Albertus Magnus discusses the physiological processes and anatomical structures associated with human reproduction, particularly the sperm, as well as an alphabetized sequence of animal descriptions. In these passages, Albert subtly hints at how "man, the most perfect of all animals#" has a definite social hierarchy inscribed in the body. This may very well be the case, but the role that this hierarchy should play in the lives of individuals is questionable.
In his discussion of the nature of the male and female sperms, Albert says that "the man's sperm acts as the operative and formative agent while the woman's sperm or generative fluid, along with her menstrual blood, serves as the material basis."# This description conforms to the traditional gender roles held still to this day, with the male being the decisive, "operative and formative agent", and the female provides support and sustenance. Albert notes Galen's observations that the male sperm acts as a necessity, a power, and an agent, while the colder female seminal fluid serves as nourishment of the male sperm.#.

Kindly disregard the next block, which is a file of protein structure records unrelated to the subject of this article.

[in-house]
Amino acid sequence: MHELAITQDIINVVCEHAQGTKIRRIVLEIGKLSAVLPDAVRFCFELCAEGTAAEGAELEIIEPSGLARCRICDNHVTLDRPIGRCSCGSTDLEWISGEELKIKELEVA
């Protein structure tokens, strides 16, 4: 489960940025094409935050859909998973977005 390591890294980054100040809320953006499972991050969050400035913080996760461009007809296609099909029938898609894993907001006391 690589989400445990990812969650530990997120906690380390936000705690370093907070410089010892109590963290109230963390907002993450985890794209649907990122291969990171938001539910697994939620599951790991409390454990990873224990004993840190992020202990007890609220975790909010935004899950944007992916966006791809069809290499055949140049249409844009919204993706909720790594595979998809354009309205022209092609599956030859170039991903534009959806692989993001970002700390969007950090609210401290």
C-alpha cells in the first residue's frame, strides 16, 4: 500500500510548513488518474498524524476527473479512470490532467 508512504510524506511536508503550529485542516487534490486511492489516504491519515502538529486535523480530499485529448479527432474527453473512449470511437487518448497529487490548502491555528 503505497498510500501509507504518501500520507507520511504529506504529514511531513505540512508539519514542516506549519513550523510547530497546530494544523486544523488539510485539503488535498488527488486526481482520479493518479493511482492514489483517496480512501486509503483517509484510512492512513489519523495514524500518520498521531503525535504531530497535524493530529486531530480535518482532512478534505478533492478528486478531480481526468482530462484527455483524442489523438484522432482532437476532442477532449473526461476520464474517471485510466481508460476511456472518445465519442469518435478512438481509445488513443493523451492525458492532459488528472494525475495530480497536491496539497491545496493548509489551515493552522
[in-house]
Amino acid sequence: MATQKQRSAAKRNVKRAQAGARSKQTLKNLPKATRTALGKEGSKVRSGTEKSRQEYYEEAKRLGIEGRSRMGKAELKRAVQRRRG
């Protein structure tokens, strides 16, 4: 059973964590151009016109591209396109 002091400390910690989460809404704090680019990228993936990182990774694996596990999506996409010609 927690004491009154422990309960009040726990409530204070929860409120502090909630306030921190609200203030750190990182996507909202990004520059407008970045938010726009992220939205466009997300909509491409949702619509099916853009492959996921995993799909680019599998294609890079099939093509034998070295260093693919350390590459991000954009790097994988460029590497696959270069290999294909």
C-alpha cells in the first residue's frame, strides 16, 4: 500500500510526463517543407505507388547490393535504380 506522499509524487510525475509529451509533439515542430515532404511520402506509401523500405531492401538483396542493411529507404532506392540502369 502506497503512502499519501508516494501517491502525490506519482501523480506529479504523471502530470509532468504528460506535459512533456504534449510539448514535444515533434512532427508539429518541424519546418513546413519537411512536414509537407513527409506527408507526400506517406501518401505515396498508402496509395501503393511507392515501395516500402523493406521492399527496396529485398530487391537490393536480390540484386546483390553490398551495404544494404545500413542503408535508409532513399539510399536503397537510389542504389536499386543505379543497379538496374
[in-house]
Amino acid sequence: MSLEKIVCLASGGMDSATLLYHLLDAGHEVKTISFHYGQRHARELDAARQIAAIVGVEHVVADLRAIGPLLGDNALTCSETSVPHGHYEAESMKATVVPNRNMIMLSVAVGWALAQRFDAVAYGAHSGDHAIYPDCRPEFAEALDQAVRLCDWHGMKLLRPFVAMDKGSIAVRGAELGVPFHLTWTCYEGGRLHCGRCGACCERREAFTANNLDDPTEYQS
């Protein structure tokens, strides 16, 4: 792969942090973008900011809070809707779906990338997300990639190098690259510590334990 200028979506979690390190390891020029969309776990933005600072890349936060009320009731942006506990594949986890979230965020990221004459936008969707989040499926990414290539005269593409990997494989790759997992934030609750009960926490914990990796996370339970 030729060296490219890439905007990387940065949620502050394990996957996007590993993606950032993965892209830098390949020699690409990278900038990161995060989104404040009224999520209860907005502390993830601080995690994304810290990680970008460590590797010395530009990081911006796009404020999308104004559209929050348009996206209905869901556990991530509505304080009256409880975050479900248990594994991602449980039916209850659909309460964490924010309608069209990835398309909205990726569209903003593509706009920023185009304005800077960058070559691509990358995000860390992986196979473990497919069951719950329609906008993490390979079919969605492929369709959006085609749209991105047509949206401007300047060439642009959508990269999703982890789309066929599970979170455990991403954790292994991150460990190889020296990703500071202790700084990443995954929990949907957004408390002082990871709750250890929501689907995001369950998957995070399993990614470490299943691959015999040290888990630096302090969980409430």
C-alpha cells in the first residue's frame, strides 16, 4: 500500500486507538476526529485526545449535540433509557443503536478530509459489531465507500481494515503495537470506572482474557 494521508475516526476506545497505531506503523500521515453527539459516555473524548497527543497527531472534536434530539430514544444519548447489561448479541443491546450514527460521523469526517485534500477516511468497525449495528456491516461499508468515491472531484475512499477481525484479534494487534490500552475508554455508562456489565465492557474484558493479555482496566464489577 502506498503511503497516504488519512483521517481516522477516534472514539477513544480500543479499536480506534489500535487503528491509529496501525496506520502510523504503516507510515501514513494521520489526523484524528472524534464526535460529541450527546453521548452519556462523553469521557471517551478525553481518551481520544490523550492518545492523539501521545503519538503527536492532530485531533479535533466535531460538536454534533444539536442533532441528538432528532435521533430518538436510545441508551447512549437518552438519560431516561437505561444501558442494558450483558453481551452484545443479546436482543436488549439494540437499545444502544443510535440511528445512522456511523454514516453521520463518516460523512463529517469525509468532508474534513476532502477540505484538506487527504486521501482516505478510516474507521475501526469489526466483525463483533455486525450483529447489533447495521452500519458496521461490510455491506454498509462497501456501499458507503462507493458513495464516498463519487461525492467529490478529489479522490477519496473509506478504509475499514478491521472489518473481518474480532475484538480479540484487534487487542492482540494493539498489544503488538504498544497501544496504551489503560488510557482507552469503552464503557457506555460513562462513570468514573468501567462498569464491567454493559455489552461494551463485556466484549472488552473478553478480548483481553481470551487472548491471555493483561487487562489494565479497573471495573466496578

This sexism is also seen in Albert's passages concerning the determination of the fetus's gender. The traditional belief that the right was better than the left explains why Albert would assume that Hippocrates was correct in his statement. He proffered that pubescent boys with a larger right testicle than left would have boys, while a boy with a left testicle larger than the right would have girls.# .
In her lecture on Aristotle's theory of inferiority being inscribed in the body, Dr. Leslie Dean Jones discussed in great length how social roles in ancient Greece were formed based on the physical composition and appearance of the body. In Aristotle's world, slavery was ubiquitous and justifiable, because of the belief that there were actually naturally born slaves, that is, humans who were born physically inferior to all Greeks.